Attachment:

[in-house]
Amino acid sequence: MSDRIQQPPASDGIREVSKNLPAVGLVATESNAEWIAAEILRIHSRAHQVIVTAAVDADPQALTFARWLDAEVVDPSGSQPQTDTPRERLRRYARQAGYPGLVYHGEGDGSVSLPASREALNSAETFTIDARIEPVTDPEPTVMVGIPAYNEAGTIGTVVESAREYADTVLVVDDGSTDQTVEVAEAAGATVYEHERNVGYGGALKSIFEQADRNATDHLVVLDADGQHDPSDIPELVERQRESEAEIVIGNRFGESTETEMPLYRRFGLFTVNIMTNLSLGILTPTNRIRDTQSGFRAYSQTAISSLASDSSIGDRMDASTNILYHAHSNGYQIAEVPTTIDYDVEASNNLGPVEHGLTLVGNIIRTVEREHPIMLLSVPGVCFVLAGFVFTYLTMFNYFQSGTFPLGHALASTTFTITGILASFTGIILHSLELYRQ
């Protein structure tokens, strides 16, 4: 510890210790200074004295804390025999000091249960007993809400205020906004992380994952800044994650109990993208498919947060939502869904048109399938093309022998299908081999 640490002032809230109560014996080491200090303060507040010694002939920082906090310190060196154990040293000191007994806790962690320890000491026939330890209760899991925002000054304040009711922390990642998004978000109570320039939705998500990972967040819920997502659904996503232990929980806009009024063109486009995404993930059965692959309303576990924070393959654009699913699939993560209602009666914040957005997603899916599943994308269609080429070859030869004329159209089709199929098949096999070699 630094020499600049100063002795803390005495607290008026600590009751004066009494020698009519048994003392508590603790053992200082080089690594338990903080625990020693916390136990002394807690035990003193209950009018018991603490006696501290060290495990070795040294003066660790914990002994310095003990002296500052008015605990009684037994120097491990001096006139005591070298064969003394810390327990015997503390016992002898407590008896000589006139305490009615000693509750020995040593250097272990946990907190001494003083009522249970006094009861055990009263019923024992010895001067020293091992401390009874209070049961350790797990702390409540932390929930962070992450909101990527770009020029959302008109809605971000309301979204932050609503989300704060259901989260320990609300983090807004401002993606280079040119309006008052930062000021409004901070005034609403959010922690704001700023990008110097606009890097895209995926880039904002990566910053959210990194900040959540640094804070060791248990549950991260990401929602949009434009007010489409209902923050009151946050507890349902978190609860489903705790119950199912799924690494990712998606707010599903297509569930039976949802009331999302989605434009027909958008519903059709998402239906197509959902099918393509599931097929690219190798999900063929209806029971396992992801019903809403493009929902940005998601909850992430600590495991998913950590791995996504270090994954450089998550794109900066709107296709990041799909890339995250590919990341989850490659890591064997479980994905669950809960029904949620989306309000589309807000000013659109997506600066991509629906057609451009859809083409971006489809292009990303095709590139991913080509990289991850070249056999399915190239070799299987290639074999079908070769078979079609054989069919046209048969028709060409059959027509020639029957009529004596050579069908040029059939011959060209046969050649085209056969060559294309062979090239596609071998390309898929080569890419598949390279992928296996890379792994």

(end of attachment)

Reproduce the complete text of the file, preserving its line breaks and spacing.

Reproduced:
[in-house]
Amino acid sequence: MSDRIQQPPASDGIREVSKNLPAVGLVATESNAEWIAAEILRIHSRAHQVIVTAAVDADPQALTFARWLDAEVVDPSGSQPQTDTPRERLRRYARQAGYPGLVYHGEGDGSVSLPASREALNSAETFTIDARIEPVTDPEPTVMVGIPAYNEAGTIGTVVESAREYADTVLVVDDGSTDQTVEVAEAAGATVYEHERNVGYGGALKSIFEQADRNATDHLVVLDADGQHDPSDIPELVERQRESEAEIVIGNRFGESTETEMPLYRRFGLFTVNIMTNLSLGILTPTNRIRDTQSGFRAYSQTAISSLASDSSIGDRMDASTNILYHAHSNGYQIAEVPTTIDYDVEASNNLGPVEHGLTLVGNIIRTVEREHPIMLLSVPGVCFVLAGFVFTYLTMFNYFQSGTFPLGHALASTTFTITGILASFTGIILHSLELYRQ
């Protein structure tokens, strides 16, 4: 510890210790200074004295804390025999000091249960007993809400205020906004992380994952800044994650109990993208498919947060939502869904048109399938093309022998299908081999 640490002032809230109560014996080491200090303060507040010694002939920082906090310190060196154990040293000191007994806790962690320890000491026939330890209760899991925002000054304040009711922390990642998004978000109570320039939705998500990972967040819920997502659904996503232990929980806009009024063109486009995404993930059965692959309303576990924070393959654009699913699939993560209602009666914040957005997603899916599943994308269609080429070859030869004329159209089709199929098949096999070699 630094020499600049100063002795803390005495607290008026600590009751004066009494020698009519048994003392508590603790053992200082080089690594338990903080625990020693916390136990002394807690035990003193209950009018018991603490006696501290060290495990070795040294003066660790914990002994310095003990002296500052008015605990009684037994120097491990001096006139005591070298064969003394810390327990015997503390016992002898407590008896000589006139305490009615000693509750020995040593250097272990946990907190001494003083009522249970006094009861055990009263019923024992010895001067020293091992401390009874209070049961350790797990702390409540932390929930962070992450909101990527770009020029959302008109809605971000309301979204932050609503989300704060259901989260320990609300983090807004401002993606280079040119309006008052930062000021409004901070005034609403959010922690704001700023990008110097606009890097895209995926880039904002990566910053959210990194900040959540640094804070060791248990549950991260990401929602949009434009007010489409209902923050009151946050507890349902978190609860489903705790119950199912799924690494990712998606707010599903297509569930039976949802009331999302989605434009027909958008519903059709998402239906197509959902099918393509599931097929690219190798999900063929209806029971396992992801019903809403493009929902940005998601909850992430600590495991998913950590791995996504270090994954450089998550794109900066709107296709990041799909890339995250590919990341989850490659890591064997479980994905669950809960029904949620989306309000589309807000000013659109997506600066991509629906057609451009859809083409971006489809292009990303095709590139991913080509990289991850070249056999399915190239070799299987290639074999079908070769078979079609054989069919046209048969028709060409059959027509020639029957009529004596050579069908040029059939011959060209046969050649085209056969060559294309062979090239596609071998390309898929080569890419598949390279992928296996890379792994």